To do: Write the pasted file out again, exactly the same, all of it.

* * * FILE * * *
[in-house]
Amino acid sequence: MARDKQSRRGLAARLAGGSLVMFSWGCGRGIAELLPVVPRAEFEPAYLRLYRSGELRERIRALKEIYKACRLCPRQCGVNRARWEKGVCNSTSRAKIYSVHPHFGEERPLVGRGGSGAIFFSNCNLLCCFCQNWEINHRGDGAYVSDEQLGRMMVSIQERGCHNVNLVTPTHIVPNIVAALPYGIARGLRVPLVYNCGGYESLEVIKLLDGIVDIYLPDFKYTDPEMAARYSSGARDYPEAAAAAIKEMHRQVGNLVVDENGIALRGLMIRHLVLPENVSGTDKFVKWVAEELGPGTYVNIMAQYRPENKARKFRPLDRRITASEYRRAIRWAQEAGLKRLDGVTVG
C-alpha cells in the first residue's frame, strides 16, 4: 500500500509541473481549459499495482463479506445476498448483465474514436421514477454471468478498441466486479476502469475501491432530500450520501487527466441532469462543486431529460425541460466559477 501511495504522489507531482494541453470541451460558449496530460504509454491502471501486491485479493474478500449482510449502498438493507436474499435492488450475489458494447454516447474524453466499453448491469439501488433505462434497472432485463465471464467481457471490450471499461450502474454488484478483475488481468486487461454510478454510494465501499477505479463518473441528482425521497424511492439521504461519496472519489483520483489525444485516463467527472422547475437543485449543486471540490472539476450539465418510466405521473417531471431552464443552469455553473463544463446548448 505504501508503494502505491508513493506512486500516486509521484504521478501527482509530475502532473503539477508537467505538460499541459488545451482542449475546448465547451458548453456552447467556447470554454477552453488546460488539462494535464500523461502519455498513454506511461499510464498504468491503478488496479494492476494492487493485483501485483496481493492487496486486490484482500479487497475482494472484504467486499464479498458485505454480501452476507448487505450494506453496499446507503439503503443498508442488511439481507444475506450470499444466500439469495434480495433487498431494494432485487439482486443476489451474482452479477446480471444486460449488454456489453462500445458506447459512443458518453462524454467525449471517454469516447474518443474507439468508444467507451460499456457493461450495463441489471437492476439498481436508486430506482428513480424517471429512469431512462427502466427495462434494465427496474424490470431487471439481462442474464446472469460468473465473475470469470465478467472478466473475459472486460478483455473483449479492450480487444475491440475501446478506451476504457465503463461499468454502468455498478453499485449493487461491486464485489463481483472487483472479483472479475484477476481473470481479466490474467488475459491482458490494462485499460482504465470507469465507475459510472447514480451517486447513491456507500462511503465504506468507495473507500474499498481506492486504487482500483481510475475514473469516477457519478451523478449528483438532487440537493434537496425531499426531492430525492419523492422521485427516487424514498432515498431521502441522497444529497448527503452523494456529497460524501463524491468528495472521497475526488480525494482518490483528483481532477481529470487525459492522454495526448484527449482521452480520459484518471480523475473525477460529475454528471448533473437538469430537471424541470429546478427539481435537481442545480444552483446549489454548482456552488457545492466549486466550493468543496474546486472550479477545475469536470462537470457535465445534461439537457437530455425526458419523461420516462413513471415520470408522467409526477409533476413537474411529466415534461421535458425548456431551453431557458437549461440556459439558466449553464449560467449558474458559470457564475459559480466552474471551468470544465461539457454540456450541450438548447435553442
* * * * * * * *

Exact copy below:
[in-house]
Amino acid sequence: MARDKQSRRGLAARLAGGSLVMFSWGCGRGIAELLPVVPRAEFEPAYLRLYRSGELRERIRALKEIYKACRLCPRQCGVNRARWEKGVCNSTSRAKIYSVHPHFGEERPLVGRGGSGAIFFSNCNLLCCFCQNWEINHRGDGAYVSDEQLGRMMVSIQERGCHNVNLVTPTHIVPNIVAALPYGIARGLRVPLVYNCGGYESLEVIKLLDGIVDIYLPDFKYTDPEMAARYSSGARDYPEAAAAAIKEMHRQVGNLVVDENGIALRGLMIRHLVLPENVSGTDKFVKWVAEELGPGTYVNIMAQYRPENKARKFRPLDRRITASEYRRAIRWAQEAGLKRLDGVTVG
C-alpha cells in the first residue's frame, strides 16, 4: 500500500509541473481549459499495482463479506445476498448483465474514436421514477454471468478498441466486479476502469475501491432530500450520501487527466441532469462543486431529460425541460466559477 501511495504522489507531482494541453470541451460558449496530460504509454491502471501486491485479493474478500449482510449502498438493507436474499435492488450475489458494447454516447474524453466499453448491469439501488433505462434497472432485463465471464467481457471490450471499461450502474454488484478483475488481468486487461454510478454510494465501499477505479463518473441528482425521497424511492439521504461519496472519489483520483489525444485516463467527472422547475437543485449543486471540490472539476450539465418510466405521473417531471431552464443552469455553473463544463446548448 505504501508503494502505491508513493506512486500516486509521484504521478501527482509530475502532473503539477508537467505538460499541459488545451482542449475546448465547451458548453456552447467556447470554454477552453488546460488539462494535464500523461502519455498513454506511461499510464498504468491503478488496479494492476494492487493485483501485483496481493492487496486486490484482500479487497475482494472484504467486499464479498458485505454480501452476507448487505450494506453496499446507503439503503443498508442488511439481507444475506450470499444466500439469495434480495433487498431494494432485487439482486443476489451474482452479477446480471444486460449488454456489453462500445458506447459512443458518453462524454467525449471517454469516447474518443474507439468508444467507451460499456457493461450495463441489471437492476439498481436508486430506482428513480424517471429512469431512462427502466427495462434494465427496474424490470431487471439481462442474464446472469460468473465473475470469470465478467472478466473475459472486460478483455473483449479492450480487444475491440475501446478506451476504457465503463461499468454502468455498478453499485449493487461491486464485489463481483472487483472479483472479475484477476481473470481479466490474467488475459491482458490494462485499460482504465470507469465507475459510472447514480451517486447513491456507500462511503465504506468507495473507500474499498481506492486504487482500483481510475475514473469516477457519478451523478449528483438532487440537493434537496425531499426531492430525492419523492422521485427516487424514498432515498431521502441522497444529497448527503452523494456529497460524501463524491468528495472521497475526488480525494482518490483528483481532477481529470487525459492522454495526448484527449482521452480520459484518471480523475473525477460529475454528471448533473437538469430537471424541470429546478427539481435537481442545480444552483446549489454548482456552488457545492466549486466550493468543496474546486472550479477545475469536470462537470457535465445534461439537457437530455425526458419523461420516462413513471415520470408522467409526477409533476413537474411529466415534461421535458425548456431551453431557458437549461440556459439558466449553464449560467449558474458559470457564475459559480466552474471551468470544465461539457454540456450541450438548447435553442